Farm-state Republicans had been lining up with Democrats to defend the bipartisan bill but changed course when notified that a proposed increase in nutrition programs would be funded partly by tightening the rules on U.S.-based foreign companies that avoid U.S. taxes by using offshore havens.Not me. You?
Republicans quickly picked up on a White House statement branding the funding plan as an unacceptable tax increase. Rep. Robert W. Good- latte (Va.), the ranking Republican on the House Agriculture Committee, said that all GOP lawmakers on the panel as well as GOP leaders would oppose the bill if the funding proposal stays in.
Democrats said the tax proposal would merely close a loophole that the Bush administration itself has decried in the past. "Who is surprised that the administration takes the side of CEOs who hold beachside board meetings at the expense of programs to feed the least fortunate here at home?" asked Rep. Lloyd Doggett (D-Tex.), a senior member of the Ways and Means Committee.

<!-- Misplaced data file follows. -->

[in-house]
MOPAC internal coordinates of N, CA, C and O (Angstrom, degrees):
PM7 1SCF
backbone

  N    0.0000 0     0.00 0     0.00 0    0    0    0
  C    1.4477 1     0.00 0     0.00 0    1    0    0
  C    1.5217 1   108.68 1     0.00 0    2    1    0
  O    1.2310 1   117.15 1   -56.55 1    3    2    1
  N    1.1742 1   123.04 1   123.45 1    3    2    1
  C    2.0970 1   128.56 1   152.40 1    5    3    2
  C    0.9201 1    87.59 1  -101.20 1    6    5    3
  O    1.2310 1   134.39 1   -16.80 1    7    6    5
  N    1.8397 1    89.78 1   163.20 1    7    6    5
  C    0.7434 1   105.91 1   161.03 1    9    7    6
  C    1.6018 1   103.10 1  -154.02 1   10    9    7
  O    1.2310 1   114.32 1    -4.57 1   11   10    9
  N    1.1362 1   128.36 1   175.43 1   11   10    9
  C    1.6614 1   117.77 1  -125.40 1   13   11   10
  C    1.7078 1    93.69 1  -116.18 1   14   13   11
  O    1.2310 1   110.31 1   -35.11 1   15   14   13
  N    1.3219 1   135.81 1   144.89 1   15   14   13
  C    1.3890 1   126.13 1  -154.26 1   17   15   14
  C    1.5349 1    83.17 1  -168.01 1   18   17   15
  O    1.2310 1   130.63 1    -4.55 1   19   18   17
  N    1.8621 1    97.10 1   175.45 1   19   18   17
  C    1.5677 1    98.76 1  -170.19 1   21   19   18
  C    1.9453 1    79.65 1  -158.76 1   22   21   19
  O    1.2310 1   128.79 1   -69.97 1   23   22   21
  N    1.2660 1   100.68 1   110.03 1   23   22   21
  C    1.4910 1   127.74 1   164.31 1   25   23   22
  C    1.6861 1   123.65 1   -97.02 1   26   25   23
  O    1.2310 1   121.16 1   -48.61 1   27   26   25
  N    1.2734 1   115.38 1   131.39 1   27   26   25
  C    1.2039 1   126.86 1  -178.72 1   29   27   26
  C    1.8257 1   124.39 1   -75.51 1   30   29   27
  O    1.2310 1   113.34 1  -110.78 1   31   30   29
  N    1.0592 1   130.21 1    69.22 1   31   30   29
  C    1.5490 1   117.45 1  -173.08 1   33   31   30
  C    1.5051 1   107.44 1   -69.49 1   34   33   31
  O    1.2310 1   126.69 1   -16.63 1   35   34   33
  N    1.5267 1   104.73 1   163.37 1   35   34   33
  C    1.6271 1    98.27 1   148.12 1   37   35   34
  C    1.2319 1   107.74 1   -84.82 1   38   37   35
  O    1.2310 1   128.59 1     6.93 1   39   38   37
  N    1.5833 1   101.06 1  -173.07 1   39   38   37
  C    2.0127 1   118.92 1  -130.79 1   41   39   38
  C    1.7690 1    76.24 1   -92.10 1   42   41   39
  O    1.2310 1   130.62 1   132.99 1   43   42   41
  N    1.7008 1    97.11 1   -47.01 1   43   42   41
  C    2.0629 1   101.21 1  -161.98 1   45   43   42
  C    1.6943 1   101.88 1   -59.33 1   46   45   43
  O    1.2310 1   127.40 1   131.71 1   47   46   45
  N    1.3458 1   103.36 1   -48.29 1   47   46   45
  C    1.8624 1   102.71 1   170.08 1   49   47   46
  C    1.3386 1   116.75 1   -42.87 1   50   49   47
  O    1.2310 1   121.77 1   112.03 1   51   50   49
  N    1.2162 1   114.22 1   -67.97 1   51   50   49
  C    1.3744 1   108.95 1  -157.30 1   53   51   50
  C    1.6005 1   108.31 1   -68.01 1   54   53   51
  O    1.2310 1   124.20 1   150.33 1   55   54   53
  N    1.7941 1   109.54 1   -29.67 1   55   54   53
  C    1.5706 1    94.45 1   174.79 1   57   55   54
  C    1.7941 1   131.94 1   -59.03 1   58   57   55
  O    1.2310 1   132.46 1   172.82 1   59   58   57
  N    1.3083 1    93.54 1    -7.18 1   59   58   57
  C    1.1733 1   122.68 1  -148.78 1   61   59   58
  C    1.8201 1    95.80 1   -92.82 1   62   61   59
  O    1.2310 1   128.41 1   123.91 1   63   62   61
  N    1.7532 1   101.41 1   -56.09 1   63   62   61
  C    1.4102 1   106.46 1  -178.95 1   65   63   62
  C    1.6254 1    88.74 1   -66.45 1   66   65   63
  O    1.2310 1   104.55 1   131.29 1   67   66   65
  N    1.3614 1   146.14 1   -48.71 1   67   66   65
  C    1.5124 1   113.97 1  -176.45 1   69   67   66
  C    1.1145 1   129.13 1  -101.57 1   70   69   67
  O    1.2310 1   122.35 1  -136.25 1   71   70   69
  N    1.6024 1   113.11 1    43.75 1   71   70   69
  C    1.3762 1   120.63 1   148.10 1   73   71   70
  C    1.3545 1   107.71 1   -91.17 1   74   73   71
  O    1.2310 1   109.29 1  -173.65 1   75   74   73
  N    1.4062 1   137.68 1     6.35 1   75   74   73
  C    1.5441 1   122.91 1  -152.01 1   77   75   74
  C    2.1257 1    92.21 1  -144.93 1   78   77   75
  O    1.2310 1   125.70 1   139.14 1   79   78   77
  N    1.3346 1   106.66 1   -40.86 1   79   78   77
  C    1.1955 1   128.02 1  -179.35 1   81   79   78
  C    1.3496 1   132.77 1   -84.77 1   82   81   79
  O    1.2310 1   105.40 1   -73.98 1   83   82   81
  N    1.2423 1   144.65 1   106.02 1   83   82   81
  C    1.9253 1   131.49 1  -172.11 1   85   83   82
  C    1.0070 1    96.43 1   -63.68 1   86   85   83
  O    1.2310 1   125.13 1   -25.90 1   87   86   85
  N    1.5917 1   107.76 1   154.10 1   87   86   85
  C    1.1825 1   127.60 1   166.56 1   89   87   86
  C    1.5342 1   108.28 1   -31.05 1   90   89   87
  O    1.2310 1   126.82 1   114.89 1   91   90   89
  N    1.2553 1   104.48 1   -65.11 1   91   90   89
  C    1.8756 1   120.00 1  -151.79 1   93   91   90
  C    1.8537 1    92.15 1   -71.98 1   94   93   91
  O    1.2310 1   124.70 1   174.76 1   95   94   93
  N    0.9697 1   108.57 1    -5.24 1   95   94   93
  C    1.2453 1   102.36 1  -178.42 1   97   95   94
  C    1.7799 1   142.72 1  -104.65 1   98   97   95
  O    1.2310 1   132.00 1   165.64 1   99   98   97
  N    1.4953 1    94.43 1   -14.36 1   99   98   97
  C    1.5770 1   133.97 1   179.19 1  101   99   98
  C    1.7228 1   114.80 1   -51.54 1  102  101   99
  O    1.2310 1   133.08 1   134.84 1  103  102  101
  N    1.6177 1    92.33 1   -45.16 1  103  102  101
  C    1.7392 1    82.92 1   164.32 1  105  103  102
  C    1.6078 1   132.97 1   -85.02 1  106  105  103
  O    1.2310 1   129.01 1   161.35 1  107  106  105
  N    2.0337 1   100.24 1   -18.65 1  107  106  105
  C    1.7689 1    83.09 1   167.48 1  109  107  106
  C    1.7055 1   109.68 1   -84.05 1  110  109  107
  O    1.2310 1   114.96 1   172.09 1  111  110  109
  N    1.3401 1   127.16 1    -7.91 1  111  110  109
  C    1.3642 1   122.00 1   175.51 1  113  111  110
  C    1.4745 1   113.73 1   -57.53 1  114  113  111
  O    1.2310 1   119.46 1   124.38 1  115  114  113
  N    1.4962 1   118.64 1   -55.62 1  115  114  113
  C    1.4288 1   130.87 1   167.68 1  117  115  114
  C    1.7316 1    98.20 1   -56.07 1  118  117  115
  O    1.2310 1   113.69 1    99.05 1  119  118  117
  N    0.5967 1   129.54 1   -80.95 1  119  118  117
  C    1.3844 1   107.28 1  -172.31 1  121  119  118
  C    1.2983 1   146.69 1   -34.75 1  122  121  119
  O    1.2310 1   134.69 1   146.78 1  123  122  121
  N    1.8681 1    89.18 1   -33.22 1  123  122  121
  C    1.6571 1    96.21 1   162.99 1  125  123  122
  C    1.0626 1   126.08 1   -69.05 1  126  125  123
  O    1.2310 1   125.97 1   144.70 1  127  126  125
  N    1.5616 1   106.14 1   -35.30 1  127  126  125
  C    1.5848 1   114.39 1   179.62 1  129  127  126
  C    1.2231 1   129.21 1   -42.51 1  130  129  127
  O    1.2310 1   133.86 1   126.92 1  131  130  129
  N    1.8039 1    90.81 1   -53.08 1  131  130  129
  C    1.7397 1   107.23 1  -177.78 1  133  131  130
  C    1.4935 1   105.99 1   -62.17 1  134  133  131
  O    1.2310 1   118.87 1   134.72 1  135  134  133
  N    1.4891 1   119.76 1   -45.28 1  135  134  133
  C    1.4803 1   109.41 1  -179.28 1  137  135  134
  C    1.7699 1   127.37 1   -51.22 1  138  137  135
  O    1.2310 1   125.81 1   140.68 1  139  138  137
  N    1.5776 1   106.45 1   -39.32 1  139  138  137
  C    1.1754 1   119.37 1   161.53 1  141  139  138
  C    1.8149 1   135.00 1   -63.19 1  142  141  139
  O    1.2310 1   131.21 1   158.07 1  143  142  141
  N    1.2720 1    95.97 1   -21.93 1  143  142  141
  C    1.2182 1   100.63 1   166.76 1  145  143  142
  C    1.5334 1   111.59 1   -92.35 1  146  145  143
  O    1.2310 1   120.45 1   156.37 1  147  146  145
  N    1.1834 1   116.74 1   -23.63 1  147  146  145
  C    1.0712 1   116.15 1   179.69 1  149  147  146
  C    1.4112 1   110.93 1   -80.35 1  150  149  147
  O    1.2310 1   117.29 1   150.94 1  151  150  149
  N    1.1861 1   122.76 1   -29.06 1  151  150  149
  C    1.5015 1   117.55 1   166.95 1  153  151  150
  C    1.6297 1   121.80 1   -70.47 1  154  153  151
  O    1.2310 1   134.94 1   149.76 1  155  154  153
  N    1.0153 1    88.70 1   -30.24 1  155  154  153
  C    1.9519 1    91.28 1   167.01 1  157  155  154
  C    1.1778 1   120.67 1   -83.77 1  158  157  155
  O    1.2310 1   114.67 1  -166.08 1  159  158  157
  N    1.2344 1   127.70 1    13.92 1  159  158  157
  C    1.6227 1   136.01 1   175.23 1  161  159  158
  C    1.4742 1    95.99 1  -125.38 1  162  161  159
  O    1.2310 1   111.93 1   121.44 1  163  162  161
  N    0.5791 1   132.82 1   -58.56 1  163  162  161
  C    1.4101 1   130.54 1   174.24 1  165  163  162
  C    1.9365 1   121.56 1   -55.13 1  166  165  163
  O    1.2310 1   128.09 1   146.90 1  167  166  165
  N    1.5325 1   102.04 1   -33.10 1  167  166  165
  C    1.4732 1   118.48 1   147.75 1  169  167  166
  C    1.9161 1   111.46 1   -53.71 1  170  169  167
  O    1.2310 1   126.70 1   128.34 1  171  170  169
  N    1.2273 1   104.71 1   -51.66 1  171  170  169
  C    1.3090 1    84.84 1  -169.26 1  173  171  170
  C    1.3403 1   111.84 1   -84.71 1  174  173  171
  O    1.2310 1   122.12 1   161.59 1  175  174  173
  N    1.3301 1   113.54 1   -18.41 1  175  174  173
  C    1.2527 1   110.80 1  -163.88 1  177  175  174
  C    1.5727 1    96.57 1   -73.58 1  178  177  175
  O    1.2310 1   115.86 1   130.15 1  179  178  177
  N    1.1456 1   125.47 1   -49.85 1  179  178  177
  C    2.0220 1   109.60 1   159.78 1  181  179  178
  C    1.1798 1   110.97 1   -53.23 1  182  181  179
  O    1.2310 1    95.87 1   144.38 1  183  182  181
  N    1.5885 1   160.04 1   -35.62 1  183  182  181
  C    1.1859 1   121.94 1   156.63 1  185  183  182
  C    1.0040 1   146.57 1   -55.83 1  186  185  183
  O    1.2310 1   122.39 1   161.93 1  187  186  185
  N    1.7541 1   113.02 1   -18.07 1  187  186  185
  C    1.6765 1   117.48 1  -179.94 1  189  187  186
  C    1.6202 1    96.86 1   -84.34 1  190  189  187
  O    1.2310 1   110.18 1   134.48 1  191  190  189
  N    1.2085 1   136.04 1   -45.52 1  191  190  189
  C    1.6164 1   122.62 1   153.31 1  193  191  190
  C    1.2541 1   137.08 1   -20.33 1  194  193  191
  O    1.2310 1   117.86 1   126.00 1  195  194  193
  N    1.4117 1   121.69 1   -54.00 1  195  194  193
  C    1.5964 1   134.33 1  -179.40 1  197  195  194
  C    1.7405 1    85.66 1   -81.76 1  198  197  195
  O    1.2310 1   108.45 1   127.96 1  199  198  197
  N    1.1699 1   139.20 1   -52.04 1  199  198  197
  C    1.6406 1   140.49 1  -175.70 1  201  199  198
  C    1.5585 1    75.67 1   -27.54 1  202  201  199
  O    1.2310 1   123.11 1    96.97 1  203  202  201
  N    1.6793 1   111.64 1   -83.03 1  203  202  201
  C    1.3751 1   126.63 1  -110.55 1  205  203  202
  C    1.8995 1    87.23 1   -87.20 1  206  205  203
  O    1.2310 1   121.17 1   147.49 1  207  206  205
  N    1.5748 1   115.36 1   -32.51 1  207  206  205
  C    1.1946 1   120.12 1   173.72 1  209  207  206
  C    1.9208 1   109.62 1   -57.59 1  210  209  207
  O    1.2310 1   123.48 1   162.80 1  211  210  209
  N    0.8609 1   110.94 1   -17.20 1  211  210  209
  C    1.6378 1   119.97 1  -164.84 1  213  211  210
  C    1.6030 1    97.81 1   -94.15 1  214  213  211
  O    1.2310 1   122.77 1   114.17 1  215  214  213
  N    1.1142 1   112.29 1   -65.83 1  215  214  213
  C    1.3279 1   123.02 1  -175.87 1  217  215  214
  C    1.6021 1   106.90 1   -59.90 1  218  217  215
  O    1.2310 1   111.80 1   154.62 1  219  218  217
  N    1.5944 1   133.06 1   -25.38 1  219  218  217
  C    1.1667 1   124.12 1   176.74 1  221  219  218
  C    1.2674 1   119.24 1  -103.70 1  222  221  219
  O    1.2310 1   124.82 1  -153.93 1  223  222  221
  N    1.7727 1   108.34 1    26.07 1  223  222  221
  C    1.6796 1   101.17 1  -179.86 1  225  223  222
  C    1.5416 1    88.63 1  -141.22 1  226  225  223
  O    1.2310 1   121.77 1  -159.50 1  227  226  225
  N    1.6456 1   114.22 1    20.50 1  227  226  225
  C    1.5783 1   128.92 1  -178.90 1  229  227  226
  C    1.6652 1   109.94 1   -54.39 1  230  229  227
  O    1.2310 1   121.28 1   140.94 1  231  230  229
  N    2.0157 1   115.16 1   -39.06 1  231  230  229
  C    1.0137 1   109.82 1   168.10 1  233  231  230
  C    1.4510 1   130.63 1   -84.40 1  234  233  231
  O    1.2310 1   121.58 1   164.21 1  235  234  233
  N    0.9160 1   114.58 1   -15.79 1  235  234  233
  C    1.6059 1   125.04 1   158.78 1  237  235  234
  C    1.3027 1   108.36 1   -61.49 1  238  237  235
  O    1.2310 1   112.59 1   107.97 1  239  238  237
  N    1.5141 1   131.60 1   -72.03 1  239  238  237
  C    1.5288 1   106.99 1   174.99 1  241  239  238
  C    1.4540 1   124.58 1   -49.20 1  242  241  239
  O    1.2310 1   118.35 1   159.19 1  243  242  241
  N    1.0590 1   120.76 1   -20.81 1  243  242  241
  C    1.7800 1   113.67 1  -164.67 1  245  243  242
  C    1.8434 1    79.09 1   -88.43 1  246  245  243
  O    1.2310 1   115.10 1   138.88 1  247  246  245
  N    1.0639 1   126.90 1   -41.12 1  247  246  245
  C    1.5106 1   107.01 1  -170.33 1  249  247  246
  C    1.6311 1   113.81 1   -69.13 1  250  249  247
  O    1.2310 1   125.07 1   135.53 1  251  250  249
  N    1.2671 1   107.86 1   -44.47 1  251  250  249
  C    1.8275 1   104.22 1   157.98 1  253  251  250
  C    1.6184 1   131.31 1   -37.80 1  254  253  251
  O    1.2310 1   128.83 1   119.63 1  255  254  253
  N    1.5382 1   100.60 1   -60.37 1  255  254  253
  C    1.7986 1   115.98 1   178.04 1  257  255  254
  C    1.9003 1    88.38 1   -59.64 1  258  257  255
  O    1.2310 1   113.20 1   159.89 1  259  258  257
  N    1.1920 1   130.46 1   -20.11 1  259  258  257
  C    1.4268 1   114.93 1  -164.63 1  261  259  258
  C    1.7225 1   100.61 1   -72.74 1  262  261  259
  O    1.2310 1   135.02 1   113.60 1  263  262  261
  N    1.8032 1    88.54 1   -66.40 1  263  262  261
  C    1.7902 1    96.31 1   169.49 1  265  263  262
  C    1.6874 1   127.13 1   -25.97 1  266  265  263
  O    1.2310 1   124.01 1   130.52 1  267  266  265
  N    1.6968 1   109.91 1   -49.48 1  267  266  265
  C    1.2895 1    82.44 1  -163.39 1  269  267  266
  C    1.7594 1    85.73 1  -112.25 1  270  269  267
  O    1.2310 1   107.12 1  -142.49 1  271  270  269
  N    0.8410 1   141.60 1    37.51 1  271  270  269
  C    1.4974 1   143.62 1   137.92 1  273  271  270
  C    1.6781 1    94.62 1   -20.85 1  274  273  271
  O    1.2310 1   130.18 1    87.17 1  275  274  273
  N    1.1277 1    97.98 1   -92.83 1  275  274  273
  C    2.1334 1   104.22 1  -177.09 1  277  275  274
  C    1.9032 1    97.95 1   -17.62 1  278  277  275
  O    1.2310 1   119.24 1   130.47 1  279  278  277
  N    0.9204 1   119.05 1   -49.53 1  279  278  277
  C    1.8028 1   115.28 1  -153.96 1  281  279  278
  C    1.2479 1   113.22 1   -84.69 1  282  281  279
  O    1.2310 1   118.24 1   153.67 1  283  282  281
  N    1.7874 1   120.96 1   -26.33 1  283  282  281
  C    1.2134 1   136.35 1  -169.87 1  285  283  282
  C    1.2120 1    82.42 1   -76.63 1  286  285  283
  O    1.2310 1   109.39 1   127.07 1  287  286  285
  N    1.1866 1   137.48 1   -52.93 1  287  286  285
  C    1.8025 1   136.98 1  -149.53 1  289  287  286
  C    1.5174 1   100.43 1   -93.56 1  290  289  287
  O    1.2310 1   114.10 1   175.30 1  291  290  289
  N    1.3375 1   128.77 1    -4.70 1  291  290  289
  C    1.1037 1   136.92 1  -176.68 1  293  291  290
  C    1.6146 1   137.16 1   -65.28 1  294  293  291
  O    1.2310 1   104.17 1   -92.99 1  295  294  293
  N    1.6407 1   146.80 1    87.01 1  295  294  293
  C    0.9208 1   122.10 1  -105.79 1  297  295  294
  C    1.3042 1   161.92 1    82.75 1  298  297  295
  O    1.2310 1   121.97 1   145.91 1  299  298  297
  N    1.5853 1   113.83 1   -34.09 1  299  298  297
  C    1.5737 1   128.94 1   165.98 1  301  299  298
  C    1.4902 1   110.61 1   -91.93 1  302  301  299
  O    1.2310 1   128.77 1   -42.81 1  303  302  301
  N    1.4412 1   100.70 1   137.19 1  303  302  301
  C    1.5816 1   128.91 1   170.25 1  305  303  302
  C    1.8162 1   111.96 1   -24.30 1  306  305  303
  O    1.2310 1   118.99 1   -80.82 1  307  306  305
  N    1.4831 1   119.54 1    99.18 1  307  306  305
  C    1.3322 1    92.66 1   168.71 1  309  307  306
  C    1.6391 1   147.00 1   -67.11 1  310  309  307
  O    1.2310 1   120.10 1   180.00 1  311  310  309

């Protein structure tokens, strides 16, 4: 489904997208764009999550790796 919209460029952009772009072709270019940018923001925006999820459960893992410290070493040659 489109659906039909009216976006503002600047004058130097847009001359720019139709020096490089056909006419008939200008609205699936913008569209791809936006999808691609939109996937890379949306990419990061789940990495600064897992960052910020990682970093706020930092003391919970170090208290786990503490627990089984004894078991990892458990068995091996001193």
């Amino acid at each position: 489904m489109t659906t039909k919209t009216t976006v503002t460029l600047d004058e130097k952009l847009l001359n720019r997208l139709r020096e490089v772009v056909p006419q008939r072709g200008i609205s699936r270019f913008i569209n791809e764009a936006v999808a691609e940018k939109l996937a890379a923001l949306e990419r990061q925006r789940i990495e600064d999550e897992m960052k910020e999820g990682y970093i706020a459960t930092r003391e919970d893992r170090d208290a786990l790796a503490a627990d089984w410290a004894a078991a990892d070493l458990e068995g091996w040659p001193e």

Thursday, July 26, 2007
The Bush administration threatens to veto the farm bill if Democrats insist on closing a tax loophole for tax-dodging campaign donors.